Excavation Blog by Findlay Cormack

Today on the fifth day of our Holyrood Park field school, we in the excavation team continued our work to remove any excess pebbles and soil surrounding parts of the rampart revealed in the previous days. Using trowels and brushes, loose material was swept away to allow the recording and planning of the trenches to begin. With drawing taking place in the top trench, excavation continued in the bottom trench in search of evidence for a possible second rampart. Large angular rocks were revealed which look promising, however only time will tell in the following days with further digging. Many rusty nails were discovered in the top trench (likely a remnant of previous work) and comprised all the artefacts found in the trenches today.

Community engagement with the project remained high with members of the public being very interested in what we were doing and what it was we were excavating? Many people did not know the extent of the parks archaeological wealth and were keen to learn more.

Angela Gannon, a surveyor from Historic Environment Scotland who has been involved in previous survey work in the park, took the excavation team on a tour after lunch. She showed all the major archaeological sites in the park from the likely Iron Age fort on Dunsapie hill to Hunters Bog, an area in the park that was used as a firing range by the likes of the castle garrison and the Royal Scots in the 19th and 20th centuries. This helped us gain a deeper knowledge of the range of sites in the park and how historically rich it is as an archaeological landscape.

Survey blog by Emiley Beasley

The survey team had a bit of a lie-in today with a 9.45am start at Dunsapie car park! When we arrived, we met Historic Environment Scotland’s Angela Gannon, an archaeologist (and Edinburgh graduate!) who spent the morning giving us a tour of Holyrood Park and an overview of the many historic sites that have shaped this landscape.

We heard that the park was named after King David I was thrown from his horse and almost killed by a stag in1128. The king’s life was spared as he had a vision of a cross that formed between the stag’s antlers. King David believed God had intervened, and in gratitude, he ordered the construction of the abbey on the location on which he had seen the stag. King David named the abbey and the palace Holy Rood, which means “Holy Cross”. We then continued round to Duddingston Loch where a significant hoard of bronze age metalwork was found in 1778 – one of the most significant finds from the park. We then examined the Iron Age fort on the narrow rocky ridge above Samson’s Ribs where the remains of a stone rampart can be clearly seen. It is both the best example of a fort in Holyrood Park and the smallest.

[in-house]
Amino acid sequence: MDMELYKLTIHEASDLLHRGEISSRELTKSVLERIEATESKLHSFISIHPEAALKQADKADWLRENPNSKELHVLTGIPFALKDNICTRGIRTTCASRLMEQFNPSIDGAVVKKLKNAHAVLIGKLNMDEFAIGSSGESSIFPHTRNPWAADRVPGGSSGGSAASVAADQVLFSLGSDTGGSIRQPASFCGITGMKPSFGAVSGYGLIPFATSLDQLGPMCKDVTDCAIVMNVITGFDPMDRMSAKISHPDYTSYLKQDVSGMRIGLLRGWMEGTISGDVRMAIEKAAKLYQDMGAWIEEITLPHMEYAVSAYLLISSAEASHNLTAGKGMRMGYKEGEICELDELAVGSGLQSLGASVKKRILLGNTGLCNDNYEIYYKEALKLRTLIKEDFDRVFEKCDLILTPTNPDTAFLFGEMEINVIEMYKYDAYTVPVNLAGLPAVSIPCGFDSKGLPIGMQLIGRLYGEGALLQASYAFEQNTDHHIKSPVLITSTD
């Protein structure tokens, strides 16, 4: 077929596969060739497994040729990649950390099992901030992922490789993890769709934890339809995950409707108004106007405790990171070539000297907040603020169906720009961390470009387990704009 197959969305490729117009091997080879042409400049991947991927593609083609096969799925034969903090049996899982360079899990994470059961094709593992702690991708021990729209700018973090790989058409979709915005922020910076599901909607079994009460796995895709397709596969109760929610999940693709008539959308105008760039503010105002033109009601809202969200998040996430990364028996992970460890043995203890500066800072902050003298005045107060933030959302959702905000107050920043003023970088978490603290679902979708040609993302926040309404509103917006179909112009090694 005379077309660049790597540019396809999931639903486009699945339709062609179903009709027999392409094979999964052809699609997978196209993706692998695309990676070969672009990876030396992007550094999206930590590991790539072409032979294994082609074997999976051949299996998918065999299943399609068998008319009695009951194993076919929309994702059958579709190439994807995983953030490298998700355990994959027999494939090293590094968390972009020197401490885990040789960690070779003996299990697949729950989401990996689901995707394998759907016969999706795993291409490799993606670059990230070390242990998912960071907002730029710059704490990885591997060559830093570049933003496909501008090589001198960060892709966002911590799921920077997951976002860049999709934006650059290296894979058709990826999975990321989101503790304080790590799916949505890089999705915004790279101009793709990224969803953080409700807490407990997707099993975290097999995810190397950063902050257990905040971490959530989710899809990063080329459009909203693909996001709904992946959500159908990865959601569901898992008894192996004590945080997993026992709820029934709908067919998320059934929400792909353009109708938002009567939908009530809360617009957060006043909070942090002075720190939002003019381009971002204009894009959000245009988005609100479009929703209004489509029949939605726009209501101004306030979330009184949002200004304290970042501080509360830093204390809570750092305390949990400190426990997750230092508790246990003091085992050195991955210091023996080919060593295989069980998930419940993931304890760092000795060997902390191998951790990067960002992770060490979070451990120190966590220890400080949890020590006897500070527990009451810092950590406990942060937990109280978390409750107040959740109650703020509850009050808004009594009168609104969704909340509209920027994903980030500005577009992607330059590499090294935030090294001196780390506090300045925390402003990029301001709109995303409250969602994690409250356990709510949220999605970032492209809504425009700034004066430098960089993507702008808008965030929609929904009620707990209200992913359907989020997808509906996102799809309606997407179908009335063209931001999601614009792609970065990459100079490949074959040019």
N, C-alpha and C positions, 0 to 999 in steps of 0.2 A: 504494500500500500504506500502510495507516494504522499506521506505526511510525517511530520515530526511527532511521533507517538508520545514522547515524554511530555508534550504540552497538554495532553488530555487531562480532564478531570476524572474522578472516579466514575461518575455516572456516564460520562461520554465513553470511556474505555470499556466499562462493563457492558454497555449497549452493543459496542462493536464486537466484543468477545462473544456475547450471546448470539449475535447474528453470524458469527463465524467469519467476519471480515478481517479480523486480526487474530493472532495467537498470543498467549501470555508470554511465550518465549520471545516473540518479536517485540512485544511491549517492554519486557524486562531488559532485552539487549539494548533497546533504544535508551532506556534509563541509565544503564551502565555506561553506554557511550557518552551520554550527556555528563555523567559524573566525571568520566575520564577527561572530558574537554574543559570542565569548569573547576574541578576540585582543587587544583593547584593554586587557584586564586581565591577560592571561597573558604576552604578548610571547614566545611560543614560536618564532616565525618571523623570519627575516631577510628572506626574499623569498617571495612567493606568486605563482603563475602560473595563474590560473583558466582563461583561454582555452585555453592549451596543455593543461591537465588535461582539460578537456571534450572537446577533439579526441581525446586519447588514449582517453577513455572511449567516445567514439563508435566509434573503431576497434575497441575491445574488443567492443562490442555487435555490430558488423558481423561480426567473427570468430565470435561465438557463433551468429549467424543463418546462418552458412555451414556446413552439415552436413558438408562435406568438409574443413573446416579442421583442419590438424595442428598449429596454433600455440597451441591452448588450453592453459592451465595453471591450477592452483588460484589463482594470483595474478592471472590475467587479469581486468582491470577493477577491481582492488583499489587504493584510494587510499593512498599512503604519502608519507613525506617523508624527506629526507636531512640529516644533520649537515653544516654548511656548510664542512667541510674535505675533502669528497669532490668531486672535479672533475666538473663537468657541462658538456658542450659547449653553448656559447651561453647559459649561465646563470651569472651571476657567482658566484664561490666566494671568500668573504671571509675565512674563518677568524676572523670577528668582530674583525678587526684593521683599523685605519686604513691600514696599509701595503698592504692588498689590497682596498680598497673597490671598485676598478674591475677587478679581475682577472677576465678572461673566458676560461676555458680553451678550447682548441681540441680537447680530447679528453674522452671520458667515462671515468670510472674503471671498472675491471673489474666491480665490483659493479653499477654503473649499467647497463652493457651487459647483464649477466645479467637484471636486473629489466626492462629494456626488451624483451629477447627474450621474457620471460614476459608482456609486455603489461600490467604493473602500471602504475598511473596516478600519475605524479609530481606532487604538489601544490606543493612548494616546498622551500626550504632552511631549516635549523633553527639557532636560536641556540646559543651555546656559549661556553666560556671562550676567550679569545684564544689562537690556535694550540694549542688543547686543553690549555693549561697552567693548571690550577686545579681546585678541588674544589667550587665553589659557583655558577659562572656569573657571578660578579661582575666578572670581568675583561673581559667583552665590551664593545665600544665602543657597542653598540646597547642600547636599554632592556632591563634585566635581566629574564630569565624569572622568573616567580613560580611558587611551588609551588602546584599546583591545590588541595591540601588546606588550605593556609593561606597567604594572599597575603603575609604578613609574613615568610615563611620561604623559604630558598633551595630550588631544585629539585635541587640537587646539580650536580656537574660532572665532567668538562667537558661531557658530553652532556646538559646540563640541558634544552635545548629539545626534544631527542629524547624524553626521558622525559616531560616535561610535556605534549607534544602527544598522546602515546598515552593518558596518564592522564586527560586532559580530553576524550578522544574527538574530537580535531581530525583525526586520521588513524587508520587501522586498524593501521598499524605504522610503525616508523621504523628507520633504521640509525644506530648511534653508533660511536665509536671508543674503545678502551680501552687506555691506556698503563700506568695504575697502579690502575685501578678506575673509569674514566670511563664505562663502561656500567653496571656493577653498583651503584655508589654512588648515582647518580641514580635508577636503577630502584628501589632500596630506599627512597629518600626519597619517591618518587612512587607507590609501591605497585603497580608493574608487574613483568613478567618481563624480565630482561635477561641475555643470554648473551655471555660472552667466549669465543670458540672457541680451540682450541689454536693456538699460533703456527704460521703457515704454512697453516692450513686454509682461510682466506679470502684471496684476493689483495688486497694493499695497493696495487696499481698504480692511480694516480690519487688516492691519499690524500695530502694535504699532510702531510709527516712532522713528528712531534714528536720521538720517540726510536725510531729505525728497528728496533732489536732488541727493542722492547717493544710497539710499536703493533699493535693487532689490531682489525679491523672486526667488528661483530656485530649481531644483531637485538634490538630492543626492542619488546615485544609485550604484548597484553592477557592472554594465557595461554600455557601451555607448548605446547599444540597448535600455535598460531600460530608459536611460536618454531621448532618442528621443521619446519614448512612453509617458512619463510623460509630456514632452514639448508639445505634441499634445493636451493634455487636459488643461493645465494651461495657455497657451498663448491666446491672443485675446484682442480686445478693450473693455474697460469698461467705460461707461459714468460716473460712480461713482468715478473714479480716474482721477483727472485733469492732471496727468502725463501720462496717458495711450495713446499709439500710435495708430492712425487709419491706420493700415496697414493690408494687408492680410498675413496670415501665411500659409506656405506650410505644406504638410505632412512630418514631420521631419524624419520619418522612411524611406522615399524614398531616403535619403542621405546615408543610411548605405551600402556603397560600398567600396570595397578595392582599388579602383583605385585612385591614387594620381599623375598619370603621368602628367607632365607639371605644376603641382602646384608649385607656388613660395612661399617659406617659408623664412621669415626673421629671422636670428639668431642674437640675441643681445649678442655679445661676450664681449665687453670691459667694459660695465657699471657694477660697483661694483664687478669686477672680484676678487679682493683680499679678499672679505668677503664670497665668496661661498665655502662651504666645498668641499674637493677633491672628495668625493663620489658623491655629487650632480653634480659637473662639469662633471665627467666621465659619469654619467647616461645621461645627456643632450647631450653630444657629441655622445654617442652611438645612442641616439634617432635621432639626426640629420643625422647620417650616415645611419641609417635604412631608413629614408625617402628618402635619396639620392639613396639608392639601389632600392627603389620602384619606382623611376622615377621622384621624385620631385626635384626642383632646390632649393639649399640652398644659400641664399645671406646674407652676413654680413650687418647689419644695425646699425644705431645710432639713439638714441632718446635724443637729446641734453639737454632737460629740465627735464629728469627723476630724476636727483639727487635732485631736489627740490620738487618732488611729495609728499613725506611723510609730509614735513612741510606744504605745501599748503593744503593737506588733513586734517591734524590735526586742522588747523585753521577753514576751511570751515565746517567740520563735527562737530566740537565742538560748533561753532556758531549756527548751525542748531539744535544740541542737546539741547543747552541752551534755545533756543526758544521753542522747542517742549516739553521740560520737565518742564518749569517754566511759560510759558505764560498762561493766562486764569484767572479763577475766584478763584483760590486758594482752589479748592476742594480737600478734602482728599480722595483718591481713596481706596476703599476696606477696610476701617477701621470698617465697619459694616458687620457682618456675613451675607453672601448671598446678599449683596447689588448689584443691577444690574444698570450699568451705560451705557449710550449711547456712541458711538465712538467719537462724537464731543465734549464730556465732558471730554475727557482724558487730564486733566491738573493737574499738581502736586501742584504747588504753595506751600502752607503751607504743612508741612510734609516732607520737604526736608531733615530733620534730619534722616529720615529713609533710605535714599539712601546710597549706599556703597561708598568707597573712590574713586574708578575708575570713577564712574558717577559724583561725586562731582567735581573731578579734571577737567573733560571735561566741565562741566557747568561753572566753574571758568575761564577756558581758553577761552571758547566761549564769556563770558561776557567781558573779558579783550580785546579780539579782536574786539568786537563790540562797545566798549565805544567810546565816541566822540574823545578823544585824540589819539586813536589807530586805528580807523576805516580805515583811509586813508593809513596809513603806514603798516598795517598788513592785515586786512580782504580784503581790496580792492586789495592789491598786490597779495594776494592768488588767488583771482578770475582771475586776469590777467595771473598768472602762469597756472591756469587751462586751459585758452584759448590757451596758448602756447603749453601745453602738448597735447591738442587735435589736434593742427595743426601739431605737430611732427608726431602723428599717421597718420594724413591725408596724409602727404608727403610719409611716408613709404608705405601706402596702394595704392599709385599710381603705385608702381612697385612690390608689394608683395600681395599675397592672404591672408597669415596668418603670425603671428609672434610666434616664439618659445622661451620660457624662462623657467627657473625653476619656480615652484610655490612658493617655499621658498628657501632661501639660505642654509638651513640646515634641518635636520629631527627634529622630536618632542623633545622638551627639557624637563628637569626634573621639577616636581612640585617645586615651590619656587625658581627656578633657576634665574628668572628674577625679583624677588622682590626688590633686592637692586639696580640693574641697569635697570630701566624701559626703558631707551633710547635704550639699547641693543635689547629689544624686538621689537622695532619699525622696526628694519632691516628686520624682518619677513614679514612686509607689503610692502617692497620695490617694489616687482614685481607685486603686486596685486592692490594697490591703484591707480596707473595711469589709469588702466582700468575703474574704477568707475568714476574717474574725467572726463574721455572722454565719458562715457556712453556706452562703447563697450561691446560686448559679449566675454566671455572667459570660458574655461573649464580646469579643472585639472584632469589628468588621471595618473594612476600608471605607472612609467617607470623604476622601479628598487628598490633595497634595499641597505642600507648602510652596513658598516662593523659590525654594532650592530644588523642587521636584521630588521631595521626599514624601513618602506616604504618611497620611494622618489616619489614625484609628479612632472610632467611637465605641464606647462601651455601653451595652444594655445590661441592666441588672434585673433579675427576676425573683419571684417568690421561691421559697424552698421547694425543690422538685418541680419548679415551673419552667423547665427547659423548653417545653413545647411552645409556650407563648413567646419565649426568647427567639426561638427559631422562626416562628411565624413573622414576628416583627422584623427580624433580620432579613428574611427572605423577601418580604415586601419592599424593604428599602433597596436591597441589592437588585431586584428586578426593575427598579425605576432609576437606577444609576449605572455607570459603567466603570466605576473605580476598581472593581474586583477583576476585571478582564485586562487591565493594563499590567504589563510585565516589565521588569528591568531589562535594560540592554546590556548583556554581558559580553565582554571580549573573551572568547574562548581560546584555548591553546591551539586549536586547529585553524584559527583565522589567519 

Angela next took us to the beginning of the Salisbury Crags, which we were told was mined for its dolerite in the 19th century by the Earls of Haddington. Unhappy locals soon put a stop to the mining however, as they felt the use of dynamite in the mines was damaging the iconic Edinburgh skyline.

We then headed to Hunters bog – once a shooting range in the 19th century, and also used for pasture up until as recently as the 1970s – which is also overlooked by old sandstone quarries in use at the time of Holyrood Palace’s construction in the 16th century.

Next, we had a look at the largest hill fort in the park, sitting atop the Salisbury Crags and defined by one rampart. It likely dates to the Bronze Age and rampart encloses over 9 Hectares. Down the hill we could see the 15th century St Anthony’s Chapel, and the top of Holyrood Abbey too.

We stopped just below the summit of Arthurs Seat in the early afternoon to have a quick look at the remaining ramparts from the fort at Arthur’s seat/Crow Hill. Looking out from so high up the fort and ramparts at Dunsapie where a bronze hoard was discovered are clearly visible, as well as many cultivation terraces speculated to be anywhere in date from the later prehistoric to the medieval period.

The survey team then spent the afternoon at home working on the survey data on a Zoom call with Jamie and Gemma from AOC Archaeology. This is the culmination of all of our work with the total station, GPS and plain tables over the past week, mapping out the main features of Dunsapie Fort. Jamie and Gemma were able to draw up the results over a Lidar map for us and we were able to see how well our survey matched with what is actually there.
We then were taught how to use Inkscape, a professional vector graphics programme, to mark out features more clearly on a digital image, such as using hachures to mark out slopes and how steep they are, and colour coding certain features.

Survey blog by Matt Reid

The survey team spent the morning walking around the park and noting points of archaeological interest such as ramparts found in the remains of the four hillforts forts found over the park. The tour was led by Angela Gannon, a professional surveyor from Historic Environment Scotland. She shared a lot of interesting history of the park.

We finished off the rest of the day in a zoom meeting where we got to see the results of our hard work over the last five days and had the post surveying process explained. We were taught the importance of creating accurate and clear maps during surveys and the basics of using programs like Inkscape or Illustrator to create clear maps and plans from our survey work. We also got to see the results of the photogrammetry and magnetometry work that we done. Overall, it was a satisfying end to the first week of our 3-week field school.